Greater sense of hope as Xi Jinping and Kim Jong-un put ties back on track
Talks between China and North Korea mean Pyongyang now has a reliable partner to turn to should it need help with US and South Korean negotiations
A crucial element of bringing stability to the Korean peninsula and the region has been put in place with the reset of relations between China and North Korea. The landmark meeting between President Xi Jinping and North Korean leader Kim Jong-un in Beijing earlier this week marked the start of a more “normal” relationship, producing pledges that have reversed a chill in ties.
Uncertainty has been vanquished, replaced by goodwill and renewed cooperation. Coming ahead of planned separate summits between Kim and the presidents of South Korea and the United States, Moon Jae-in and Donald Trump, in coming weeks, a mood of purpose and possibility has been created that bodes well for the watershed talks.
Kim promised Xi he was committed to the denuclearisation of the Korean peninsula and would personally inform him of the fast changing developments. He said that if the US and South Korea responded to the efforts with sincerity, the nuclear issue “can be solved”.
The Chinese leader pledged to work with the North to achieve its aims and called on all sides to resolve differences through dialogue. The presence of the leaders’ wives at a banquet and art performance showed a desire for warm ties.
The North’s leader had not made a foreign trip since coming to power with the death of his father in December 2011; that the first was to China, his country’s traditional closest ally, was fitting.
Relations had been cooling as a result of a series of nuclear and missile tests by Pyongyang that caused such concern in Beijing it sided with the United Nations Security Council in imposing sanctions. Those measures sent ties to new lows and with China being crucial to their success, they remain a significant factor in shaping relations.
Kim still needs Beijing’s support to provide his nation with energy and food.
Burst of diplomacy
The specific details of the summits still have to be announced. Talks between Kim and Moon are set for the Korean truce village of Panmunjom late next month, but a date and place for those with Trump are undetermined, although they are likely to be in May.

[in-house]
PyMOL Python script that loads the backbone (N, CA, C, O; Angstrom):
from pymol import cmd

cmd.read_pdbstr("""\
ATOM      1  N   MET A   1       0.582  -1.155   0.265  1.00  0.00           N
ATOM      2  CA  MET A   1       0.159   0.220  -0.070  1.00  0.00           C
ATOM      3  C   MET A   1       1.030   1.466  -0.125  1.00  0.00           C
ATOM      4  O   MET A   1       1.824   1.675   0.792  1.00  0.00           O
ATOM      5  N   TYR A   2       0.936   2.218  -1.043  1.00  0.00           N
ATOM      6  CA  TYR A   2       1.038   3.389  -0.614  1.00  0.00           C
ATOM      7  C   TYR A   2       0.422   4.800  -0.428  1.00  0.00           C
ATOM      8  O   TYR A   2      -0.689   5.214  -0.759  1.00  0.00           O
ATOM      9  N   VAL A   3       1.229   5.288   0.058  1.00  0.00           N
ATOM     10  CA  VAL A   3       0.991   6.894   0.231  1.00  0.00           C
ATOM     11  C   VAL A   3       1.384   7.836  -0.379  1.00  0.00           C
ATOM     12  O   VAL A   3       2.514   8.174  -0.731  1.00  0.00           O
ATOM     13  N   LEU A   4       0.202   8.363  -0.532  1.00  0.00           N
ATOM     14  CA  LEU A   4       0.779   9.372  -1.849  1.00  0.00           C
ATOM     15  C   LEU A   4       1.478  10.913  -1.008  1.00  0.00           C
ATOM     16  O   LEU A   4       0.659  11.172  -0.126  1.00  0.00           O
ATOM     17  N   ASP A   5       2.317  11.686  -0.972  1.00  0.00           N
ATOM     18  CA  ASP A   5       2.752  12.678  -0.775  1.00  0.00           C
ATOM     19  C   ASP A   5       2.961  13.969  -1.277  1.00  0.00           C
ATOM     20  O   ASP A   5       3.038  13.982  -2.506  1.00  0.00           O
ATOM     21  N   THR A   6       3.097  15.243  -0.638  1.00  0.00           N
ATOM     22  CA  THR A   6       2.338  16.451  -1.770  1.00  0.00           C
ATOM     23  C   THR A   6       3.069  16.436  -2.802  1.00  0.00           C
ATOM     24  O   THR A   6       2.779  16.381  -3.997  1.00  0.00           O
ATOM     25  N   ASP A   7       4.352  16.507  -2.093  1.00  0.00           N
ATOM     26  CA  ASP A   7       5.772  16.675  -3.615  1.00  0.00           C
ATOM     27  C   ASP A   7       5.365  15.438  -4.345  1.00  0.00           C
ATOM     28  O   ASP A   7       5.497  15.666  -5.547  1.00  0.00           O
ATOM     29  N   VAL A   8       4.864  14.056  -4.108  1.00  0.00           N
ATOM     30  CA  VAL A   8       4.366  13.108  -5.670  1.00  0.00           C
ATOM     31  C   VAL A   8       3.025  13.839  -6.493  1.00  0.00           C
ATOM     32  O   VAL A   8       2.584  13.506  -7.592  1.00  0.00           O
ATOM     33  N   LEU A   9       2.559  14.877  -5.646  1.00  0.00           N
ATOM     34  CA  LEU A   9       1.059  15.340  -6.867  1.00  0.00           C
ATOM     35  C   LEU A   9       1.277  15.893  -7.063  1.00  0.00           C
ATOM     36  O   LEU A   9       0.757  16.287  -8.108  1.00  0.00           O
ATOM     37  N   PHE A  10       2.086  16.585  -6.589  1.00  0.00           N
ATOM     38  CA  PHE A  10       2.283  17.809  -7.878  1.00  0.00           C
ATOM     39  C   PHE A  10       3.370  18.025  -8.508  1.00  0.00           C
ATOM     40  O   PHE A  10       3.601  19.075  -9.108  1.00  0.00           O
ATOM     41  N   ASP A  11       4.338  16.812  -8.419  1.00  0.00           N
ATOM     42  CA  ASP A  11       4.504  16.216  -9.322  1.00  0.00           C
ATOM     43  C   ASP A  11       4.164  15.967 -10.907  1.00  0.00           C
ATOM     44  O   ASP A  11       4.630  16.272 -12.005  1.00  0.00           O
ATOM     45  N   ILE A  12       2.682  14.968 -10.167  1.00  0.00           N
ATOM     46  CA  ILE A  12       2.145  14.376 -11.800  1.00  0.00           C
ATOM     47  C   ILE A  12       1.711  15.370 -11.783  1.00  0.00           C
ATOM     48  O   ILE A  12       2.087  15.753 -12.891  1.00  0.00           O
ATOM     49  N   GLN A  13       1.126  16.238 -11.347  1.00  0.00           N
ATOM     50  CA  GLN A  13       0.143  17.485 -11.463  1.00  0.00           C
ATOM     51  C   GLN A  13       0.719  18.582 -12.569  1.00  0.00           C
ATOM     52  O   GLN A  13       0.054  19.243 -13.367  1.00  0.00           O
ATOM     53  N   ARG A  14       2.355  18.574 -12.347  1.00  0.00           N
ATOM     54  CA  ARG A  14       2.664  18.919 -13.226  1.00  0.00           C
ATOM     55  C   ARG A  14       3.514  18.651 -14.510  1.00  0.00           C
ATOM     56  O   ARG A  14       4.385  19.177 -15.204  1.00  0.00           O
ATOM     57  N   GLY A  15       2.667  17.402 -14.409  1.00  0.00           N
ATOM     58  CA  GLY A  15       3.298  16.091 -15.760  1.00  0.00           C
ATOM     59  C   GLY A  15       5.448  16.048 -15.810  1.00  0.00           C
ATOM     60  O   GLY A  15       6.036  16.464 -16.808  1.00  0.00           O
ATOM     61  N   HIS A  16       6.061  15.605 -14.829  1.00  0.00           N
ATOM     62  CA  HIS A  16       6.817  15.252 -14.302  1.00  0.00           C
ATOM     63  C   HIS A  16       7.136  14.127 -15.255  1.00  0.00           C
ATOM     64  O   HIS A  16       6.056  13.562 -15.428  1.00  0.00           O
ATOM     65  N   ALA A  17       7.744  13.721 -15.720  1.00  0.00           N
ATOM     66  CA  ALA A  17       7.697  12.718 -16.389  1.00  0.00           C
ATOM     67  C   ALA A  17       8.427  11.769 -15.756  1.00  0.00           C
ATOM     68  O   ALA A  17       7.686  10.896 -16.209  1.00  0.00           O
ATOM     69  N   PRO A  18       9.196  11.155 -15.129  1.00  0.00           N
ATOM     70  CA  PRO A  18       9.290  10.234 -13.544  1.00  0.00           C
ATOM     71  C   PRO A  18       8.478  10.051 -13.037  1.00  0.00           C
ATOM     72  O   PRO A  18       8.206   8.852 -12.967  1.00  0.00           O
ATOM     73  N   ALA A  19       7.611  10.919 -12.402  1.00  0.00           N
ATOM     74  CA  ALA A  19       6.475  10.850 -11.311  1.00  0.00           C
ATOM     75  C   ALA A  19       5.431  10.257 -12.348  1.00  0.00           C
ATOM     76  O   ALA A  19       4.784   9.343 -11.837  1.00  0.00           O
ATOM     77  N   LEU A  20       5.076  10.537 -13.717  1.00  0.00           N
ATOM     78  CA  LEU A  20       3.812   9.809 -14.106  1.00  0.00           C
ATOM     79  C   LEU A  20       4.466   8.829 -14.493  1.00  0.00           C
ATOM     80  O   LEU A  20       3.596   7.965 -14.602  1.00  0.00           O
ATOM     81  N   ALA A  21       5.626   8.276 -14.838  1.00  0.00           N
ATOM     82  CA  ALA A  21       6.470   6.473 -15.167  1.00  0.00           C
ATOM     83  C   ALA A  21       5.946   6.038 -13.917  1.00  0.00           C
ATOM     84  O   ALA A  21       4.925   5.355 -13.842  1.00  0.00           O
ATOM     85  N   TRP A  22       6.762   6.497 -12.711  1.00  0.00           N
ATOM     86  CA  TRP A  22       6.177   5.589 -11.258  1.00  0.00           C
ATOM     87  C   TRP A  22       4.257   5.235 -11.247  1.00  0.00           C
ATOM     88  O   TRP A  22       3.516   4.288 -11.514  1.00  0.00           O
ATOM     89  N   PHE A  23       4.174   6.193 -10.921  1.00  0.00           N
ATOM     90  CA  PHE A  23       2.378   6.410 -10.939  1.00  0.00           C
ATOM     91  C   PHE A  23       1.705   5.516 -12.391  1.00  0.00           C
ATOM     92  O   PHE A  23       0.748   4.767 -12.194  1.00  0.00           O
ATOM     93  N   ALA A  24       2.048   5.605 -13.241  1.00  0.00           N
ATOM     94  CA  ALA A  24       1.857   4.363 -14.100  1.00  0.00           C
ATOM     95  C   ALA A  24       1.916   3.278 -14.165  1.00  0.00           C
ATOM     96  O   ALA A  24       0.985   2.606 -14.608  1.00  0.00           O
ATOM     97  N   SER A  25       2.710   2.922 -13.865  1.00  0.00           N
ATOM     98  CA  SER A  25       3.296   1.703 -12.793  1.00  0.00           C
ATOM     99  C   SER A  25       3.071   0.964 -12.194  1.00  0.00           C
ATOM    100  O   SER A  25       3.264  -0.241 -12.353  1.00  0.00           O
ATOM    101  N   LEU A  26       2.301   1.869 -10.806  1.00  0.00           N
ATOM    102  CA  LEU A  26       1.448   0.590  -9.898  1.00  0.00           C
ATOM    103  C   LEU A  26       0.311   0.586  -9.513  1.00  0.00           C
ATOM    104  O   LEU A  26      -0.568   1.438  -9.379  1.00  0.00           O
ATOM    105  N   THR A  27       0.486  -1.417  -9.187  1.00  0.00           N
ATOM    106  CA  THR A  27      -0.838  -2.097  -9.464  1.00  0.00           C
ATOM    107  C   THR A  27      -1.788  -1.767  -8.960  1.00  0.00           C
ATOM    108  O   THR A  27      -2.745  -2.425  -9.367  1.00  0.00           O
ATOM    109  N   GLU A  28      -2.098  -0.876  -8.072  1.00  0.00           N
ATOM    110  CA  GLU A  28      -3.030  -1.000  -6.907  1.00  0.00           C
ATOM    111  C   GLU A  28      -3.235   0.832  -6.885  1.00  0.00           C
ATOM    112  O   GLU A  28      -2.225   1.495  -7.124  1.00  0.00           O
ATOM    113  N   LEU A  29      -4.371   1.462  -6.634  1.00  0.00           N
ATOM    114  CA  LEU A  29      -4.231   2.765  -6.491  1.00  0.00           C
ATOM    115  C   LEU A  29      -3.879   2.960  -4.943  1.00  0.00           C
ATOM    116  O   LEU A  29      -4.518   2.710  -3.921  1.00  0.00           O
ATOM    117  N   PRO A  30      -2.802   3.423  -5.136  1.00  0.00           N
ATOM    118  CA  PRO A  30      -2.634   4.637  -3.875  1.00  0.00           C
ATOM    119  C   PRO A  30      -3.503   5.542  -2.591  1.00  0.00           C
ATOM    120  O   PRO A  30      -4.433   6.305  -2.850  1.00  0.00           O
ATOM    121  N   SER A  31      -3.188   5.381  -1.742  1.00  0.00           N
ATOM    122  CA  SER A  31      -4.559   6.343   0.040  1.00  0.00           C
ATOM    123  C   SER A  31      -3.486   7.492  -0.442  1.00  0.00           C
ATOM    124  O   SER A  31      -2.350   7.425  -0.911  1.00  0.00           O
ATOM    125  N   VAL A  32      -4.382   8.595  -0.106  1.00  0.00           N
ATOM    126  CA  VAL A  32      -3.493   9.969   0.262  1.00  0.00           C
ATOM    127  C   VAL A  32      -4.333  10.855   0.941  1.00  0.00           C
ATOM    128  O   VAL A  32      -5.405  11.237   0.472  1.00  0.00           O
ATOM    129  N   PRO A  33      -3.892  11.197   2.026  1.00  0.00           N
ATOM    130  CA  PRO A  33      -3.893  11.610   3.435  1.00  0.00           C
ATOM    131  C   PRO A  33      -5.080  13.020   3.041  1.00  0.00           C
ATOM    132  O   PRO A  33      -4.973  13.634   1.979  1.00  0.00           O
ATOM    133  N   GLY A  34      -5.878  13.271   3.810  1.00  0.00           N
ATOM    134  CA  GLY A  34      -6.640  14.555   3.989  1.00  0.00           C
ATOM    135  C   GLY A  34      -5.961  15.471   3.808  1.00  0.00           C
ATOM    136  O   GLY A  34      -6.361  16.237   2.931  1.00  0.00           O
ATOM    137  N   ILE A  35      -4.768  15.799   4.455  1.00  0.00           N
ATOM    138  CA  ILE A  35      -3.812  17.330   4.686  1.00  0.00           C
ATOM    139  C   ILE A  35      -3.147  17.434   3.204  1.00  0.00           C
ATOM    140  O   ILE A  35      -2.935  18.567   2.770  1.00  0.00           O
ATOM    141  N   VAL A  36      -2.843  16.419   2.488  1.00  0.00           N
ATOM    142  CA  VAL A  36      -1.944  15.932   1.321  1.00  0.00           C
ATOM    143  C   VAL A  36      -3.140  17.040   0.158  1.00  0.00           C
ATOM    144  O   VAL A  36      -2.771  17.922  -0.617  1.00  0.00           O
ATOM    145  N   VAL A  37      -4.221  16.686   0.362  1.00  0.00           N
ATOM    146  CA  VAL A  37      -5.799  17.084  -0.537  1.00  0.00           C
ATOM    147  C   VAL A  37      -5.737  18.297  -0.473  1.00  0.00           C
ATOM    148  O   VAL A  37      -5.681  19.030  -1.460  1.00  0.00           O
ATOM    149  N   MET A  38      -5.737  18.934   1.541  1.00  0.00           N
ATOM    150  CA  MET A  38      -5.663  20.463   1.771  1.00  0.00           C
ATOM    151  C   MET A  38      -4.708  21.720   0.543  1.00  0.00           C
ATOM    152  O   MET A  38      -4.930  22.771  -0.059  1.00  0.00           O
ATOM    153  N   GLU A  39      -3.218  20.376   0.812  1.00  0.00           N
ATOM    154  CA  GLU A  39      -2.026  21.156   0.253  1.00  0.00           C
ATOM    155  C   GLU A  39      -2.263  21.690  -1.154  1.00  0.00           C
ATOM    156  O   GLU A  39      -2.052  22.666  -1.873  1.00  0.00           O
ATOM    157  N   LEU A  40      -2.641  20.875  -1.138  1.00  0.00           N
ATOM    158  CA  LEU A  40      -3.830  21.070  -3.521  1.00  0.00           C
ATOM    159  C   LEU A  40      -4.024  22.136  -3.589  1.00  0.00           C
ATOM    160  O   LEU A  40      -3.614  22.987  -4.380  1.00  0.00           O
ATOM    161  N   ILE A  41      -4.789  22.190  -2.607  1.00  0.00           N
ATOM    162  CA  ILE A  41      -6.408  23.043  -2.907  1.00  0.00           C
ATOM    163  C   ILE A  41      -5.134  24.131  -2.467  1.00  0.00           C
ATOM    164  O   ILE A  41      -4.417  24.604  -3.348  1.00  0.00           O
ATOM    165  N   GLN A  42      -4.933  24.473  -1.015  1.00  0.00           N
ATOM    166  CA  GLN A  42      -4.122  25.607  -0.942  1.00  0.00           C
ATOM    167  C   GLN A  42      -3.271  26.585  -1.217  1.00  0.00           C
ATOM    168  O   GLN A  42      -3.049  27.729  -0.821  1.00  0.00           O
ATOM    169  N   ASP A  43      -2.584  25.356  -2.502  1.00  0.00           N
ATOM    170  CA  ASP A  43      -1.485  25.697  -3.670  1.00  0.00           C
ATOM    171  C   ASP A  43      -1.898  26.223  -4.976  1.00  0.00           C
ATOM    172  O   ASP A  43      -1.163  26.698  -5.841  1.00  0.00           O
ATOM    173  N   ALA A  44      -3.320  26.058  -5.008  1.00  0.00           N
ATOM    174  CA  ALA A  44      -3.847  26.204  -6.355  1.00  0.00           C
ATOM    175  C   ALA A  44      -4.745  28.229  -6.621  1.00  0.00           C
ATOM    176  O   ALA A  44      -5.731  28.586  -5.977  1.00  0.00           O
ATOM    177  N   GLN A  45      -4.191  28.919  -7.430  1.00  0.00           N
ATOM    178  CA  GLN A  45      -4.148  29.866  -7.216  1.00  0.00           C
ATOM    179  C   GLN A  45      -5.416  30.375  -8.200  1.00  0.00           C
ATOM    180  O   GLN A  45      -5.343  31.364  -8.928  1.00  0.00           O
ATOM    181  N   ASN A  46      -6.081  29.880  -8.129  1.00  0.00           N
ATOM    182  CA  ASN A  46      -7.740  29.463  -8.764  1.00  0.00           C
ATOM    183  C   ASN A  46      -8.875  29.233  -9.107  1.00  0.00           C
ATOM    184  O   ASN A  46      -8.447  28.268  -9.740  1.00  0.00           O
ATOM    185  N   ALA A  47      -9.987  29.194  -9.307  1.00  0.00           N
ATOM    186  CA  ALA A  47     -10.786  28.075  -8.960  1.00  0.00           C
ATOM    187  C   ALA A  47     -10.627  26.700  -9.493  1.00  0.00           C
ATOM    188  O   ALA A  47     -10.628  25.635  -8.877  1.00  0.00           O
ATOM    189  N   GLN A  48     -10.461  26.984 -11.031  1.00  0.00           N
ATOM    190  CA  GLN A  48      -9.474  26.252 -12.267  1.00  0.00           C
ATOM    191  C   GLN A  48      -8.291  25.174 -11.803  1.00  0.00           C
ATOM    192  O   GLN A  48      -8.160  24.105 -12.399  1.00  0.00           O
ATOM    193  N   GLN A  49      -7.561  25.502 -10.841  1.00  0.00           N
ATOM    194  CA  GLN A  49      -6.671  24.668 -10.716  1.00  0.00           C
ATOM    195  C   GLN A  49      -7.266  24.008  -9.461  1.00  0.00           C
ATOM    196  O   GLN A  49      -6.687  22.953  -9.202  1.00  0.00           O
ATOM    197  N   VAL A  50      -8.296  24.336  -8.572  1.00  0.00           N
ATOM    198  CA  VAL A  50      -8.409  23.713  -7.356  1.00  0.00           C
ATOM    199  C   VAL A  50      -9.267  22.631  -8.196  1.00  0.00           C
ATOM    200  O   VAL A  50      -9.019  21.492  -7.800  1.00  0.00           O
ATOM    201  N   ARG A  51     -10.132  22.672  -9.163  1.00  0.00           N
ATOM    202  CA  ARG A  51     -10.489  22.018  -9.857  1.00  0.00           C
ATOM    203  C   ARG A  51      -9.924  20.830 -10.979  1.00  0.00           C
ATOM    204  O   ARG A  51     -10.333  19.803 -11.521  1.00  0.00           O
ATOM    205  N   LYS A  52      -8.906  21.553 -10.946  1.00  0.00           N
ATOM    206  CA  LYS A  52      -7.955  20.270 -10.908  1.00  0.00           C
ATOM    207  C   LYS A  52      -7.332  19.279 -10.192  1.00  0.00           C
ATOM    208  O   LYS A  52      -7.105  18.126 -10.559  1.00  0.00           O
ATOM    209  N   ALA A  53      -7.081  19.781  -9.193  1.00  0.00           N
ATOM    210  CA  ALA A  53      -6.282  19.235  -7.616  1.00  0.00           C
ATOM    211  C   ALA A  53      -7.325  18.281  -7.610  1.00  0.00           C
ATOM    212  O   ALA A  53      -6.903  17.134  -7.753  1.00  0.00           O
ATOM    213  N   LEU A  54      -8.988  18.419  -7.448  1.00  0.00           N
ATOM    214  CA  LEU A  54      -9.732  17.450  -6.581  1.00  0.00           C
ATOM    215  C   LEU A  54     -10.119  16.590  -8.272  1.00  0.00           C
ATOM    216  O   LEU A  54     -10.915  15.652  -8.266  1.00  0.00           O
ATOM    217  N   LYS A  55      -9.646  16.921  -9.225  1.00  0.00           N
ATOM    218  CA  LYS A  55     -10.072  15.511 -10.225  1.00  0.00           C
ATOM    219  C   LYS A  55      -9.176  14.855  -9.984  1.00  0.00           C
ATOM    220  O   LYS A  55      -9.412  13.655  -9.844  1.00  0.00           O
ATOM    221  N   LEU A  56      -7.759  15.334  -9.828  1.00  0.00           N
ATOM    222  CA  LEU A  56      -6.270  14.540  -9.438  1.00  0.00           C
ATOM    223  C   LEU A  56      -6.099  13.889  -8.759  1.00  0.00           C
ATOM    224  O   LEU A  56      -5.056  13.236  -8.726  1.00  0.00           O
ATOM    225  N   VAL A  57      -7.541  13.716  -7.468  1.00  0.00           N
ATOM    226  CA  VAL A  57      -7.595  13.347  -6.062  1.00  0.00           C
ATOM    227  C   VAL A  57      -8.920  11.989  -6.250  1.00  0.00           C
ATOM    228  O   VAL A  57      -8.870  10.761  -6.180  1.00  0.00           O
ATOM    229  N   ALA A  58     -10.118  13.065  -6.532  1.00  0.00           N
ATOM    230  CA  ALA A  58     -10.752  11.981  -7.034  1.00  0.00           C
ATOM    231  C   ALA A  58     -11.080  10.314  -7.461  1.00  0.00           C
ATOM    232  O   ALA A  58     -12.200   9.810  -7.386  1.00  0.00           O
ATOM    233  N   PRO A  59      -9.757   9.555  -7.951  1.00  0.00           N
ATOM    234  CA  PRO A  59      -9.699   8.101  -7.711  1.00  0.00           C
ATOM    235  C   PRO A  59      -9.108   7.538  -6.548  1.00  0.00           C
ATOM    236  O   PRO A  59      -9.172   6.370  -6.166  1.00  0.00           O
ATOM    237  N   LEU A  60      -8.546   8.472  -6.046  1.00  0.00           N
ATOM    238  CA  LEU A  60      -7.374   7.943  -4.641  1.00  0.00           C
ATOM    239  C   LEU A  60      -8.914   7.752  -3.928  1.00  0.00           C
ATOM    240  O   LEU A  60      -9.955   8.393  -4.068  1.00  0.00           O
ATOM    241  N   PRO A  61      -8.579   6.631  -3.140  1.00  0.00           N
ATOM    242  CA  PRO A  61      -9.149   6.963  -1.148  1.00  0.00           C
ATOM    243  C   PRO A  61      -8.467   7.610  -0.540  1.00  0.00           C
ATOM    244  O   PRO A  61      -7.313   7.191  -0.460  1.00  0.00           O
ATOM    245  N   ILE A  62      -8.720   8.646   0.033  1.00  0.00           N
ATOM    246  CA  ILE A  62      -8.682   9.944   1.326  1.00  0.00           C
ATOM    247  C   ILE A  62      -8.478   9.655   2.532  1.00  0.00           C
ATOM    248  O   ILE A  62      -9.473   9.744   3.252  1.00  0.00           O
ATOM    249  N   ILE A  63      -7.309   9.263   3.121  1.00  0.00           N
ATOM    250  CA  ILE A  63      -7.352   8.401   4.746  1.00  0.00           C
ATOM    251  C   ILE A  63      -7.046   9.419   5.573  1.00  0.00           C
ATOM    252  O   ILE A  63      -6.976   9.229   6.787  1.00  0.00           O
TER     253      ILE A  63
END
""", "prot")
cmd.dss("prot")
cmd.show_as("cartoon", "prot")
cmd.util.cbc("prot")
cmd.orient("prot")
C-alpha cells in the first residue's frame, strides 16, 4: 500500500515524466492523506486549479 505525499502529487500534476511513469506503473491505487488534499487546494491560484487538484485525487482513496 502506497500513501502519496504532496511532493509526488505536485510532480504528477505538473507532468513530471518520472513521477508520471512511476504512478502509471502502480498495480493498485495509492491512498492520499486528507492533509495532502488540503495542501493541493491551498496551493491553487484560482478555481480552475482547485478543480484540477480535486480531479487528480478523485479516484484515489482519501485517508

Their announcement ended months of tensions arising from weapons tests by Pyongyang and threats of war by Trump, and were the result of a sudden burst of diplomacy spearheaded by Moon that began with the North’s participation at the Pyeongchang Winter Olympics.
But the missing link in ensuring the summits could make progress was the poor state of Sino-North Korean relations. High-level contacts that were once regular had become infrequent and messages of displeasure were exchanged in state media.
Kim’s secretive trip thankfully puts an end to that. With China briefing Trump and Moon on progress, it is now playing a key role and could even set the tone for the summits. State Councillor Yang Jiechi will go to Seoul today as Xi’s special envoy.
The wrangling extends from the Korean war six decades ago, which ended not with a peace treaty, but an armistice. Successive US governments have refused to negotiate a pact and the stationing of 29,000 American troops in South Korea have exacerbated tensions. Their presence is claimed by Pyongyang to be behind its development of nuclear weapons to prevent invasion.
China has long sought stability on the Korean peninsula through dialogue; that was the motivation for Beijing to host six-party talks to end the nuclear impasse.
Those efforts began in August 2003, but stalled six years later with the North’s withdrawal and the resumption of nuclear testing. Conflict and attempts to bring down the North’s regime are not in China’s interests.
A war would inevitably lead to Chinese military involvement and regime collapse is likely to cause a cascade of refugees that would compound the nation’s challenges.
Cold war mentality
Denuclearisation of the peninsula is a far from straightforward matter, with trust and security issues to be resolved. There is also the cold war mentality of the Trump administration, which has named the North’s allies, China and Russia, as its biggest threats. Trump is likewise a novice to international diplomacy, his eagerness in accepting Kim’s offer of talks and the unpredictability of his decisions making for an uncertain outcome.
Scepticism is rife in Washington and Seoul about Kim’s sincerity and motives. Deals struck in the past with his predecessors failed or collapsed under an increasing tide of demands and secretive arms programmes.
Kim is unlikely to easily give up weapons that took so much effort to develop. Nor are the US and South Korea going to be so easily persuaded to meet demands for a military rollback.
It is good that talks have been seen as the best way to de-escalate tensions. But there is a danger with the summit between Trump and Kim that a lack of concrete progress will prompt the White House to become frustrated and opt for the risky option of a military solution.
That would be a disaster. All sides need to manage their expectations and be flexible.
But Kim’s visit to Beijing and the mending of ties offers hope. Removing the uncertainties of the relationship is good for China.
Pyongyang now has a reliable partner to turn to should it need help with negotiations. Building the right environment for a peace deal will not come easily.
But the warm words between Xi and Kim set the tone that is needed and can help provide impetus for the summits.